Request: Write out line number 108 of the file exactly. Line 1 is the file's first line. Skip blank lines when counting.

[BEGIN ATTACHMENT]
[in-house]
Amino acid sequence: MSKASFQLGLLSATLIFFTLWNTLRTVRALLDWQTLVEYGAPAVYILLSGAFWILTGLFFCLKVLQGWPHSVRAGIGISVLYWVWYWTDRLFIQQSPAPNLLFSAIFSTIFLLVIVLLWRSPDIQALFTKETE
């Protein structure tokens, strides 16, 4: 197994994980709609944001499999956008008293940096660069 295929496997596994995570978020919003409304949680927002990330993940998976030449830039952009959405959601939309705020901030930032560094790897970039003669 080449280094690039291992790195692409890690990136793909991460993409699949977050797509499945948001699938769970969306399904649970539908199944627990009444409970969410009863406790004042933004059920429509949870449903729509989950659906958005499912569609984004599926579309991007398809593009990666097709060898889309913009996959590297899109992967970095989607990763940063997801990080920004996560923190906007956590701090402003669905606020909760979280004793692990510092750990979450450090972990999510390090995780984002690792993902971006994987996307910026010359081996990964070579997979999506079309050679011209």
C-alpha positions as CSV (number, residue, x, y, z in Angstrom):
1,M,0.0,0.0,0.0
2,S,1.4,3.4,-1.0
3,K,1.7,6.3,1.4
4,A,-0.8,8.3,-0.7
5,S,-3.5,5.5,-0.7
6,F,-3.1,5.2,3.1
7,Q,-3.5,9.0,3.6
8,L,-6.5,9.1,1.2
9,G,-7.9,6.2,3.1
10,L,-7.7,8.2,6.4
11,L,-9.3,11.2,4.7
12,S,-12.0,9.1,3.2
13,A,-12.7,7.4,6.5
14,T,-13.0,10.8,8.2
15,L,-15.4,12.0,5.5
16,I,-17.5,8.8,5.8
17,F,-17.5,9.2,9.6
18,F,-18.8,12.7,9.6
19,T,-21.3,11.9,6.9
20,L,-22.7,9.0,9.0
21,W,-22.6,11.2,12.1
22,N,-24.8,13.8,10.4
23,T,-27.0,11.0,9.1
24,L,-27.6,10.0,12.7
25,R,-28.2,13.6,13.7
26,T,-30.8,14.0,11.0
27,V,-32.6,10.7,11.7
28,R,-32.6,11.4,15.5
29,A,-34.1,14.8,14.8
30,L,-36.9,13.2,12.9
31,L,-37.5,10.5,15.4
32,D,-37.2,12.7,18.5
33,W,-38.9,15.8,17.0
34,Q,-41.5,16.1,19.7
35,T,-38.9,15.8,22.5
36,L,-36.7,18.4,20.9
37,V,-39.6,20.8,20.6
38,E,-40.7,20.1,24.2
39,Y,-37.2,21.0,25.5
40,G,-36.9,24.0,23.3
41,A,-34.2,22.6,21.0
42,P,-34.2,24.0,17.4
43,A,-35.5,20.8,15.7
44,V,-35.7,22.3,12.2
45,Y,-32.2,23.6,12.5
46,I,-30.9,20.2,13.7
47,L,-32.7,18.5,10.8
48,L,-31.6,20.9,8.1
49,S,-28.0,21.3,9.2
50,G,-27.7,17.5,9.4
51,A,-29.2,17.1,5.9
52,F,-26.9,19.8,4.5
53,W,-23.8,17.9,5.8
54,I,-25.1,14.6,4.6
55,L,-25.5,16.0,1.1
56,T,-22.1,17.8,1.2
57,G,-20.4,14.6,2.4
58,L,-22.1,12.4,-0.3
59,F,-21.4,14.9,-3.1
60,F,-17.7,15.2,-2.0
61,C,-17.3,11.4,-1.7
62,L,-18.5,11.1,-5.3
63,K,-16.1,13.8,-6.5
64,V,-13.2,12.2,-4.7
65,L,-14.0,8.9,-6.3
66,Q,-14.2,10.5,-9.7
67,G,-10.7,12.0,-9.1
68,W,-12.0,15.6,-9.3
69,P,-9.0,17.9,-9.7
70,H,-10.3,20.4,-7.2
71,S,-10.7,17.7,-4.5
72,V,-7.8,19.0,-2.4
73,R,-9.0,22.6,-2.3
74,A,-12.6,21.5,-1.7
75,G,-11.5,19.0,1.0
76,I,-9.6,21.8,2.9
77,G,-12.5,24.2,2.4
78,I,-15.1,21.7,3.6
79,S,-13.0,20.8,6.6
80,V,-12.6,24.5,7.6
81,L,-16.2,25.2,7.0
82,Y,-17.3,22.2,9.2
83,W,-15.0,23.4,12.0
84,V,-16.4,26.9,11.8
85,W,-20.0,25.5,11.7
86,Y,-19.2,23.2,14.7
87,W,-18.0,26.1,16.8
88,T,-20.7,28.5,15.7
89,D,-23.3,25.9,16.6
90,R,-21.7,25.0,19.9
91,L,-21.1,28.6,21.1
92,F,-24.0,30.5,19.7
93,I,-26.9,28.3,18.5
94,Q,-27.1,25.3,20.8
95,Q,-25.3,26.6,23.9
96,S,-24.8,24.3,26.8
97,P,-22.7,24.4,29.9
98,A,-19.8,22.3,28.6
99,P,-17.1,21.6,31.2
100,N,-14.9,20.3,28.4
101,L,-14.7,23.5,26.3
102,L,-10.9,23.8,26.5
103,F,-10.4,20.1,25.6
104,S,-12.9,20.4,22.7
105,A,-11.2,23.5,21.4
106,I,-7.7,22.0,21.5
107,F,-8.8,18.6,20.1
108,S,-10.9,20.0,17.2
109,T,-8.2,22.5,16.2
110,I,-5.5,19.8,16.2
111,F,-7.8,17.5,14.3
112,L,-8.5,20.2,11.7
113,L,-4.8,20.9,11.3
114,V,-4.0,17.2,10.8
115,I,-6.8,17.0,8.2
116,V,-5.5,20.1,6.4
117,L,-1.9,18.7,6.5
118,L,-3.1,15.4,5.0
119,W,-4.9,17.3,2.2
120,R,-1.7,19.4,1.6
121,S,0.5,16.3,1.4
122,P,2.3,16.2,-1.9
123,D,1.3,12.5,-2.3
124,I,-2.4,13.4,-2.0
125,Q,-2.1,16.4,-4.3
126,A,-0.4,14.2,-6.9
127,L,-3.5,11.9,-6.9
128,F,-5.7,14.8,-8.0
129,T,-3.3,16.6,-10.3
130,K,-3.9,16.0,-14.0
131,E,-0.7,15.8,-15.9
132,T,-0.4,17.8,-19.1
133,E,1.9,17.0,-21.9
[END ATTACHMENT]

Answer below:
104,S,-12.9,20.4,22.7